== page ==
PFW: BALMAIN SPRING/SUMMER 2019

Balmain SS19

Olivier Rousteing really likes the 80s, which is convenient given that Balmain’s archive is heavy with iconic, broad-shouldered 80s looks and the fact that 80s themselves have been trending this season. What really cemented the aesthetic was not so much the clothes as it was the soundtrack. The show started with not-a-model Cara Delevigne lip syncing as she walked to Prince’s When Doves Cry. Even before she made her appearance at the entry to the runway, though, guests were already moving to the music and most of them never stopped. From Prince, the soundtrack went to Queen’s Another One Bites The Dust and then to Chaka Kahn’s Ain’t Nobody. The samples grew shorter as the show grew longer so that every possible reference, from Michael Jackson to Cindi Lauper, could be squeezed in. Whether people remember the clothes might be debatable but they’ll definitely remember that soundtrack as being the best of the season.

The clothes, of course, were sculpted and twisted and at times both full and figure-forming. Silhouettes were made full with pleats and at times were excessively large and flowing, but then contrasted with bra tops and bustiers made of polished aluminum and latex. What started with an all-white segment that looked rather familiar in a number of places moved on to bright splashes of color before getting excessively cool with angularly cut mirrored glass adorning several looks what were also angularly cut. These latter looks were arguably the strongest of the collection, having a literal edge to them if you will.

What Rousteing is trying to communicate is the parallels between his personal history as it relates to fashion and the unique multi-cultural history of Paris. Before today’s show, Rousteing said:

“I’m not obsessed with trends, I’m obsessed with being French, Parisian. Sometimes when people don’t understand what I’m doing and why I’m pushing the couture to the next level in a weird way, it’s like, this is me, this is Paris.” 

What this gives is are looks that are difficult to give a cultural label. They’re part street, part couture; part Paris, part Cairo; part past, and part present. If the combination of the looks feels a bit excessive and over-the-top, that’s likely because Olivier’s references are themselves larger than life.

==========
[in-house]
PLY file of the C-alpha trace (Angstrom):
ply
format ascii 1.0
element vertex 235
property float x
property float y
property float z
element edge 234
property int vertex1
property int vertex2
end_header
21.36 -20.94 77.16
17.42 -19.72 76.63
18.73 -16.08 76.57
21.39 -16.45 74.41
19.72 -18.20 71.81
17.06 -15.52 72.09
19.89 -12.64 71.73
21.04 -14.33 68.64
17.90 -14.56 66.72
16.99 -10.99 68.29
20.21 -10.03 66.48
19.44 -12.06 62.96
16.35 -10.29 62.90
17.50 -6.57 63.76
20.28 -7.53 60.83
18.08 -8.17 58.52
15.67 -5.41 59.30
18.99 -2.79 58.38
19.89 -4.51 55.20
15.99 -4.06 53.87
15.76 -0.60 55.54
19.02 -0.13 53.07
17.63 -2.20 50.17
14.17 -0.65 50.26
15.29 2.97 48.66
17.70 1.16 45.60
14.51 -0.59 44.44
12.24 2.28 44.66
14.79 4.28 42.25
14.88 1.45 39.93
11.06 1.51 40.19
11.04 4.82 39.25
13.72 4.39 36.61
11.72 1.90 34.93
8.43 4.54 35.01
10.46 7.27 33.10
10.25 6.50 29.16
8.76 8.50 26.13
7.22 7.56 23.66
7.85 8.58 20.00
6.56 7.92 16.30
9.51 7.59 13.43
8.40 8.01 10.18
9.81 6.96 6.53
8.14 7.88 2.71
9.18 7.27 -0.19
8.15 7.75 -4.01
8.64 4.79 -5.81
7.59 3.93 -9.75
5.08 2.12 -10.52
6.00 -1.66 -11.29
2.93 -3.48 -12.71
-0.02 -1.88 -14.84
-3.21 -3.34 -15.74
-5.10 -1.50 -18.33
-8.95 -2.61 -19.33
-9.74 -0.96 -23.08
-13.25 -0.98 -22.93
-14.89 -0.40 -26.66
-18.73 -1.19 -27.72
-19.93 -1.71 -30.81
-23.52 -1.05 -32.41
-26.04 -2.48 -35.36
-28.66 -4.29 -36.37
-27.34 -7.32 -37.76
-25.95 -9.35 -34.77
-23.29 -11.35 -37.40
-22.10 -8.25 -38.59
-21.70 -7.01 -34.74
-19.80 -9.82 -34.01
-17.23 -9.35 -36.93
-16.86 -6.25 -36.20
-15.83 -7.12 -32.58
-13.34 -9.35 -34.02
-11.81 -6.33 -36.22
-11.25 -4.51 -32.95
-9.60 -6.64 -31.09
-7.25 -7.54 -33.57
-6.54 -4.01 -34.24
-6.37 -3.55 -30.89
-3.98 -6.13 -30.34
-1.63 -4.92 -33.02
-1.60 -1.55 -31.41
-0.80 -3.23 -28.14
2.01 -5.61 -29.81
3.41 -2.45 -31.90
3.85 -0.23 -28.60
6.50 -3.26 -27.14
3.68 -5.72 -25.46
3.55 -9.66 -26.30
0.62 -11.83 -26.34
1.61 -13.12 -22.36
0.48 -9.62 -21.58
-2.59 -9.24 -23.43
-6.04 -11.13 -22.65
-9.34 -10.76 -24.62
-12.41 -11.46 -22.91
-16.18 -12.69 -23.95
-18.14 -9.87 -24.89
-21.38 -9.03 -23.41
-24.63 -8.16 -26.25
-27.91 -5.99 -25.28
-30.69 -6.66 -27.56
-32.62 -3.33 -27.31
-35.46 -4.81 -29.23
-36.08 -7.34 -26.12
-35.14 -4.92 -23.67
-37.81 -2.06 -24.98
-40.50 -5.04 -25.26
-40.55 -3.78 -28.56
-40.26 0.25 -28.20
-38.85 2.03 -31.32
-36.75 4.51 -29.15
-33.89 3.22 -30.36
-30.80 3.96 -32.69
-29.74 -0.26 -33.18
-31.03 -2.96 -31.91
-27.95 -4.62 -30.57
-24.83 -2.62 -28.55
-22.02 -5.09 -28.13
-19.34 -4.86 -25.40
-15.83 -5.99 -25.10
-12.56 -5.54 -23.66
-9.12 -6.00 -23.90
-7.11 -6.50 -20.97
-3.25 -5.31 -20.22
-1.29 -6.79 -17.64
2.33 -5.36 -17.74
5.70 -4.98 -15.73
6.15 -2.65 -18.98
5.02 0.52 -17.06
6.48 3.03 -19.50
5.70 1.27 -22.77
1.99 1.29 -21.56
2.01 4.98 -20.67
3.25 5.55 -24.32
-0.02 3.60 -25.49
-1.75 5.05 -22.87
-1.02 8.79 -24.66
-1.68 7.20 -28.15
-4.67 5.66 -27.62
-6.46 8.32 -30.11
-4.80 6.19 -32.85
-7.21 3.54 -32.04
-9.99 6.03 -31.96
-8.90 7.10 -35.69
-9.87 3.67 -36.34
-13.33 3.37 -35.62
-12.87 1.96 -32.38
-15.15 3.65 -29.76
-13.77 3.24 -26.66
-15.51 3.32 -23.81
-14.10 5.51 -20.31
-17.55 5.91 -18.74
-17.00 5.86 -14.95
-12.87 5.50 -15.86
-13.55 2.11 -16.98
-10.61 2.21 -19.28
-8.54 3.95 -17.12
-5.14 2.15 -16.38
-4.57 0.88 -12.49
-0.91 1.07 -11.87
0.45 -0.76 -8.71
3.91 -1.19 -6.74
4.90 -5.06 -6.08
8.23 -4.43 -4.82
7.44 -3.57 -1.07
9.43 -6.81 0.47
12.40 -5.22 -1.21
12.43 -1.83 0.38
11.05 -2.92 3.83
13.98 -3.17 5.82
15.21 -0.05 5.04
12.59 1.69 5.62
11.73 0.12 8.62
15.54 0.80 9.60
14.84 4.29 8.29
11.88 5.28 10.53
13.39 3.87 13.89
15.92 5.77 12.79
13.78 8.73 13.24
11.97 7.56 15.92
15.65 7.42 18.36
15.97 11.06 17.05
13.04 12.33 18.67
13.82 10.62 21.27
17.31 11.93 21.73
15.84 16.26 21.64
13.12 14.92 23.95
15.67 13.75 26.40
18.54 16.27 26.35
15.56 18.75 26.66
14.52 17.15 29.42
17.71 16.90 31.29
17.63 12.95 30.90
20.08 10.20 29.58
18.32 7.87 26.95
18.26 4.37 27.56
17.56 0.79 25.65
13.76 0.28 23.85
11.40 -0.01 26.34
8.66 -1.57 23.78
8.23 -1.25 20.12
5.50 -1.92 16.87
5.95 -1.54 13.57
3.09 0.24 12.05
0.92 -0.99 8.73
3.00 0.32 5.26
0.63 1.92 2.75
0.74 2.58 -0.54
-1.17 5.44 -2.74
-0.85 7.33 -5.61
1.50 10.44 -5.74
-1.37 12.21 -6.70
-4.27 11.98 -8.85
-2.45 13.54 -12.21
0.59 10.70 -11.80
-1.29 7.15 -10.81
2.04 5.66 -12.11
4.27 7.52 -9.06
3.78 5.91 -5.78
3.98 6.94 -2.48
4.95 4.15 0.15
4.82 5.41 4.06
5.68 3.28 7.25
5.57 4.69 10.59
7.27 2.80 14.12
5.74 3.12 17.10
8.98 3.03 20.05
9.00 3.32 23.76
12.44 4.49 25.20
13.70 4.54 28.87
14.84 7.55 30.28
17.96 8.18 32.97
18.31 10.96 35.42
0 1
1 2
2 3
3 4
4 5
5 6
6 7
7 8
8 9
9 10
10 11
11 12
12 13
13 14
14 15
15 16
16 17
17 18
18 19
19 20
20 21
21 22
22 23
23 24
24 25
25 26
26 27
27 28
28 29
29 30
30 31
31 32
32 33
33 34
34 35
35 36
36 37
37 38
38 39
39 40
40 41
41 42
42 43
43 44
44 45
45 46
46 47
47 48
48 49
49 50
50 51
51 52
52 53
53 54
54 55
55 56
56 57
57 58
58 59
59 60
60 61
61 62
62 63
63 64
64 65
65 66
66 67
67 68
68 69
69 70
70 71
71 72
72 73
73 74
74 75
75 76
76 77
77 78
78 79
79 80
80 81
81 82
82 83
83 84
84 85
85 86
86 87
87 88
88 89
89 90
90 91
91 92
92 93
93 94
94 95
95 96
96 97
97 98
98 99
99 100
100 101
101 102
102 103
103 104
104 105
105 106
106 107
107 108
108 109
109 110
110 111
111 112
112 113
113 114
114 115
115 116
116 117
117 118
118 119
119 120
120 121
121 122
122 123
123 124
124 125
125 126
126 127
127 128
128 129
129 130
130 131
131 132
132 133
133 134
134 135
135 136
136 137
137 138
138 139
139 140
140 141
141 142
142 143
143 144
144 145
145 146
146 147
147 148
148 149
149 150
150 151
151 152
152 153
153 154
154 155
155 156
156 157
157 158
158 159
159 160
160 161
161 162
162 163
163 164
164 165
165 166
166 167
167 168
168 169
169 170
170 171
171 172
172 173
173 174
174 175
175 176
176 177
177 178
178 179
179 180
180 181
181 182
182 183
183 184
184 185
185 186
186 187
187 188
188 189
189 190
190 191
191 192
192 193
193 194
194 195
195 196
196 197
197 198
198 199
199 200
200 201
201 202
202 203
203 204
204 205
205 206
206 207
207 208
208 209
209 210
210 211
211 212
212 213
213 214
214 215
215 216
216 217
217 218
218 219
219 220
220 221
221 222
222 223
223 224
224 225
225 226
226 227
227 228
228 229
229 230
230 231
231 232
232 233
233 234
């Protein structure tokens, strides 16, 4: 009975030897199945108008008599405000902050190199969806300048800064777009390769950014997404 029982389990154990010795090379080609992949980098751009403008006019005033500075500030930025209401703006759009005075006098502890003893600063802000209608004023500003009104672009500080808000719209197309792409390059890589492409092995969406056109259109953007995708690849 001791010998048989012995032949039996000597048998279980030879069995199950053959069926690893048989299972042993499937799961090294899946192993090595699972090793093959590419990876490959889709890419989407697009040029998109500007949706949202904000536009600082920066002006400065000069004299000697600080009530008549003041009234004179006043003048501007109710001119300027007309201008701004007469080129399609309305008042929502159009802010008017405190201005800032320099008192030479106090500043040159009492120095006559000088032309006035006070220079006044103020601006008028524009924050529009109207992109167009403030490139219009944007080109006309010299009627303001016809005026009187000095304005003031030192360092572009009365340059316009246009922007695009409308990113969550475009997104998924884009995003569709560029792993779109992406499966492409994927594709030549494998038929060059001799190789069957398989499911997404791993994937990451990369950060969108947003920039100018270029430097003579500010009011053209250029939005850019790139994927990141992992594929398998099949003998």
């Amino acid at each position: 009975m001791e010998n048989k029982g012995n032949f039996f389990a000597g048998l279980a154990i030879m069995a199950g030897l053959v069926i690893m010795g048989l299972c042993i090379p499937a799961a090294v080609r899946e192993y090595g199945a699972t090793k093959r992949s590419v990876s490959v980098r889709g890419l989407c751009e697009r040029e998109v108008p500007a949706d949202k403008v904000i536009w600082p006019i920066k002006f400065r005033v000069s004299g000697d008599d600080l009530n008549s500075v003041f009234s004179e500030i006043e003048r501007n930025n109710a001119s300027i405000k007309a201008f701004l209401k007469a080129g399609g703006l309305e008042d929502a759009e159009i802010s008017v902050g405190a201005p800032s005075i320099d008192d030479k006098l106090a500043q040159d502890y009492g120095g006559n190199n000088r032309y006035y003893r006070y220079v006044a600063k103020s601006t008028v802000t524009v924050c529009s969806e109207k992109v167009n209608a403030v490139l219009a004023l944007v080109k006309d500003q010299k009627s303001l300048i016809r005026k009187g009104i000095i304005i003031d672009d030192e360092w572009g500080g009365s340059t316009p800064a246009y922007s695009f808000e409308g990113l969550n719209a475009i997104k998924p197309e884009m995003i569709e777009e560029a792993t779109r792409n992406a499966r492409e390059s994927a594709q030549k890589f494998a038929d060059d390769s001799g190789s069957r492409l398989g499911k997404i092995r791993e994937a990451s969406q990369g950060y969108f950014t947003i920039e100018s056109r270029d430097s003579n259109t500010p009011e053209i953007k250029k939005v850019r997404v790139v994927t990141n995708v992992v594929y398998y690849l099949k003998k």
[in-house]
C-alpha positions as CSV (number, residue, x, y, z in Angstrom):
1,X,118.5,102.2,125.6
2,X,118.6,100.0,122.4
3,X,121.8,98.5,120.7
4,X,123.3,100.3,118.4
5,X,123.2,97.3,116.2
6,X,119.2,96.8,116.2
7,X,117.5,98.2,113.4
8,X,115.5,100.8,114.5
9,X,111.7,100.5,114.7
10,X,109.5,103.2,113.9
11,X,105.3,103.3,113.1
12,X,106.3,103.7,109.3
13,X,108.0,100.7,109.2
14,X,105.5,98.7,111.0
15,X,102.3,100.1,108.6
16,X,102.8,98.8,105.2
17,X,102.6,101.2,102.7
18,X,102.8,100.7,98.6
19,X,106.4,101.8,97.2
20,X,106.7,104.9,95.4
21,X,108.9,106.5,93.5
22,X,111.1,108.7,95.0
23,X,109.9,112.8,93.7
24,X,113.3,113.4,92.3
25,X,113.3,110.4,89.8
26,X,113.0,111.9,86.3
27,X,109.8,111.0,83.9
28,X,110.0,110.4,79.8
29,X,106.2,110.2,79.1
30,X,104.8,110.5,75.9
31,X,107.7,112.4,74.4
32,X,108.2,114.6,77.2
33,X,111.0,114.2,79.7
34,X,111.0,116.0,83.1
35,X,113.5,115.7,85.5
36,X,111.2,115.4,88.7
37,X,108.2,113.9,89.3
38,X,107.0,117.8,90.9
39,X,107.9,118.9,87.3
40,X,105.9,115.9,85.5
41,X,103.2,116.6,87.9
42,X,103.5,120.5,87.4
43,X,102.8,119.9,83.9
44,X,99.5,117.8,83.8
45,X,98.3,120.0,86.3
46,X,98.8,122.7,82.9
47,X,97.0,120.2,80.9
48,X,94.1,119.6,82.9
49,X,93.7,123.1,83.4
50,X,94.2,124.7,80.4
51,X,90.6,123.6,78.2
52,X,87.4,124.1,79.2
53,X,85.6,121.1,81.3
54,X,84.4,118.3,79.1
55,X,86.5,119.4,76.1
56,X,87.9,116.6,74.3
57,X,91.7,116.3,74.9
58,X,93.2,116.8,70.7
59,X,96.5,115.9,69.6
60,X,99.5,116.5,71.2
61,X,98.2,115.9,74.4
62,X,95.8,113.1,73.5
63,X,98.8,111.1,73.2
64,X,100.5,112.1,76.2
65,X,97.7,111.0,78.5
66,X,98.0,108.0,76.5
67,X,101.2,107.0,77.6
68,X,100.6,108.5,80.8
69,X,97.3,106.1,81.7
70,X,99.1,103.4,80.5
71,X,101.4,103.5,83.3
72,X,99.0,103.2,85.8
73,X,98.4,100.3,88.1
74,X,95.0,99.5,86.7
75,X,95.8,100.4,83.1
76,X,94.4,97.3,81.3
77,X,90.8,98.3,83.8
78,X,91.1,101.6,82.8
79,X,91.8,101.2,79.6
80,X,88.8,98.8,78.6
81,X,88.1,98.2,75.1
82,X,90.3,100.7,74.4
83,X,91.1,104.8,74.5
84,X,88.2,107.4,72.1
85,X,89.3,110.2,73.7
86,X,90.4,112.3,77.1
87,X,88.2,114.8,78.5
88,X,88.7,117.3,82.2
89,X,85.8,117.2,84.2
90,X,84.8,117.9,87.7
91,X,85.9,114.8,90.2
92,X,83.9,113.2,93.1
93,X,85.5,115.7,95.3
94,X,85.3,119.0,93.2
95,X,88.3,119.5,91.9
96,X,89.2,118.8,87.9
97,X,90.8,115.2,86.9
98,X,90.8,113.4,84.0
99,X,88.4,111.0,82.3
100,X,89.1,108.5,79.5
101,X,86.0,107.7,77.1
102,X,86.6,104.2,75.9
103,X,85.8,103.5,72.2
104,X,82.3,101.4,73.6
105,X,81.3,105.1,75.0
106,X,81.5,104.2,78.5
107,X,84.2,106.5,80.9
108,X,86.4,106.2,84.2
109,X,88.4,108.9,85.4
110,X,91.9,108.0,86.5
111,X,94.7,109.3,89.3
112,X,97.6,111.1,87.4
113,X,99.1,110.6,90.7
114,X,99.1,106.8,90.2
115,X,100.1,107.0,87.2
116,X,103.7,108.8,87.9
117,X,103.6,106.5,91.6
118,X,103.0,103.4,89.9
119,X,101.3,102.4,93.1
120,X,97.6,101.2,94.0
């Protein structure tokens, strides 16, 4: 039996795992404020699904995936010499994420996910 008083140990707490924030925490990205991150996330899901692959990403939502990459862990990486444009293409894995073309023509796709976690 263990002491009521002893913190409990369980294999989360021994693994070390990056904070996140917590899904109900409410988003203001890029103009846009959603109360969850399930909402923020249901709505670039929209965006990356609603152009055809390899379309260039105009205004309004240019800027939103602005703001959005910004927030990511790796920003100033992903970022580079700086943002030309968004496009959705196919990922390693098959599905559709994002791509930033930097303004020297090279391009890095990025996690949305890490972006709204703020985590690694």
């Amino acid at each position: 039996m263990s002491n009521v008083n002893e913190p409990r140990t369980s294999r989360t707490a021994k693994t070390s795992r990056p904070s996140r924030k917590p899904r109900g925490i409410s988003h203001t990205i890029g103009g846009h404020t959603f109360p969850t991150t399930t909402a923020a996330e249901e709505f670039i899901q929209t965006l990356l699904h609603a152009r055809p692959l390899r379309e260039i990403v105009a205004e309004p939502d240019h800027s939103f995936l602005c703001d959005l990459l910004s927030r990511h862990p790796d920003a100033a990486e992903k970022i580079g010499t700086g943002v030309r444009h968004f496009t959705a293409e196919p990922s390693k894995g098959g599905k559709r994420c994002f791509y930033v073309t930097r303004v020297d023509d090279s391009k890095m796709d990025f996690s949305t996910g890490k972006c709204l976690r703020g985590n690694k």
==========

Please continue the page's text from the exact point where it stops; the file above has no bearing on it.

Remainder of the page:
Here are a few samples from the collection.

While, on one hand, one can criticize that this is yet another 80s collection in a season that is full of them, at least Rousteing knows how to keep the looks different, fresh, and contemporary. Were it not for the broad shoulders one wouldn’t likely pick up on the remaining 80s references as quickly. He brings to Balmain a collection that doesn’t look as though one is attending a costume party, though there’s very definitely a party of some kind going on.

One also wants to pay attention to the bags, especially those encased in Lucite panels. To some extent, they remind one of the impossible-to-open packaging one finds on things such as electronics. Since the models just carried the bags, I’m still a bit curious as to how, exactly, they open. They’re definitely a strong contrast to the super oversized bags that have been ubiquitous on every other runway.

Rousteing has always had his critics and this season isn’t going to be any different. With this collection, though, it feels more as though Olivier has found his sweet spot within the house aesthetic and is beginning to mine for the gold that is there. This is his strongest collection for the house and expectations are that he only gets better from here.

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